China’s broadest measure of new credit rose far more than expected last month, signaling that central bank stimulus is stabilizing the world’s second-largest economy.
Aggregate financing was 2.34 trillion yuan ($360.7 billion) in March, the People’s Bank of China said, far exceeding the median forecast of 1.4 trillion yuan in a Bloomberg survey. New yuan loans were 1.37 trillion yuan, compared with an estimate of 1.1 trillion yuan.
Strong credit expansion signals the central bank has prioritized boosting growth, after the week-long lunar new year holiday distorted data for January and February. New momentum at factories and a property sales recovery in bigger cities helped revive confidence in the nation’s economy.
"The rebound was sustained by medium, long-term loans to companies as well as the residents as the property market is booming," analysts at Bank of Communications Co. led by chief economist Lian Ping in Shanghai wrote in a note before the data release.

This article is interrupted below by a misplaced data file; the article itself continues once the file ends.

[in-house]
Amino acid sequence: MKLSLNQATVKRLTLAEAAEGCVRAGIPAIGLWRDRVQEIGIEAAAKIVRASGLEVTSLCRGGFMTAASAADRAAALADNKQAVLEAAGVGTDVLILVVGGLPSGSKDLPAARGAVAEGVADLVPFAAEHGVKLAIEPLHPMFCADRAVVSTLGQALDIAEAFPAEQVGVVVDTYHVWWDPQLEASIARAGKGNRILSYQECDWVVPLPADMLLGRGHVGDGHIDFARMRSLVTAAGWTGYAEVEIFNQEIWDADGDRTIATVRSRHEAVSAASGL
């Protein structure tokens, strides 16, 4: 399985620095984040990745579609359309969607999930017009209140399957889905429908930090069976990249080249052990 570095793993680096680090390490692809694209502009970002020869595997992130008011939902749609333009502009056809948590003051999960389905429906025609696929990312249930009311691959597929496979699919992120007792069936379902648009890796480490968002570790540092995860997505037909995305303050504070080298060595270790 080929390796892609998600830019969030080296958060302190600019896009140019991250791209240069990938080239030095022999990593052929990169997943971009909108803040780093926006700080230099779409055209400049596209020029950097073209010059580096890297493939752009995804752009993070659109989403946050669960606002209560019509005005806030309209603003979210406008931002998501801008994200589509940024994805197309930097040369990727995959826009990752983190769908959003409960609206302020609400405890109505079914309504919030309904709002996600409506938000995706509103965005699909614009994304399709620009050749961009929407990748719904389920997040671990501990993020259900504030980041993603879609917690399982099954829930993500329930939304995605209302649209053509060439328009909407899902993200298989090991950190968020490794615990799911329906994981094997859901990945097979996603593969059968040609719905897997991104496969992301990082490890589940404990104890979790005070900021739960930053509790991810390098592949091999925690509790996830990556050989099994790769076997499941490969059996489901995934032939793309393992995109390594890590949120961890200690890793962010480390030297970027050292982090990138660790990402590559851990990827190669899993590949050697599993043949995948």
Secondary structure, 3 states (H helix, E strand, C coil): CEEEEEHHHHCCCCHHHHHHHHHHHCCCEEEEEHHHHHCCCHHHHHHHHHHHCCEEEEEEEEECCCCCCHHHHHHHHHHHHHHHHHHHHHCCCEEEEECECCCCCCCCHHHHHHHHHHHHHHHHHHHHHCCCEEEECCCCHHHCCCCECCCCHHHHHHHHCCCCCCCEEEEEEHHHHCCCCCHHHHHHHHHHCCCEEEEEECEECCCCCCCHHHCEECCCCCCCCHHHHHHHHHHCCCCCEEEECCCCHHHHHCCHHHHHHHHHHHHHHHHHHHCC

The data was released at the same time that China announced gross domestic product rose 6.7 percent in the first quarter from a year earlier, meeting the median projection of economists in a Bloomberg survey. Expansions in industrial output, retail sales and fixed-asset investment all beat forecasts.
China’s M2 money supply increased 13.4 percent from a year earlier, the PBOC said, compared with a 13.5 percent gain economists projected and a 13.3 percent February rise.
— With assistance by Xiaoqing Pi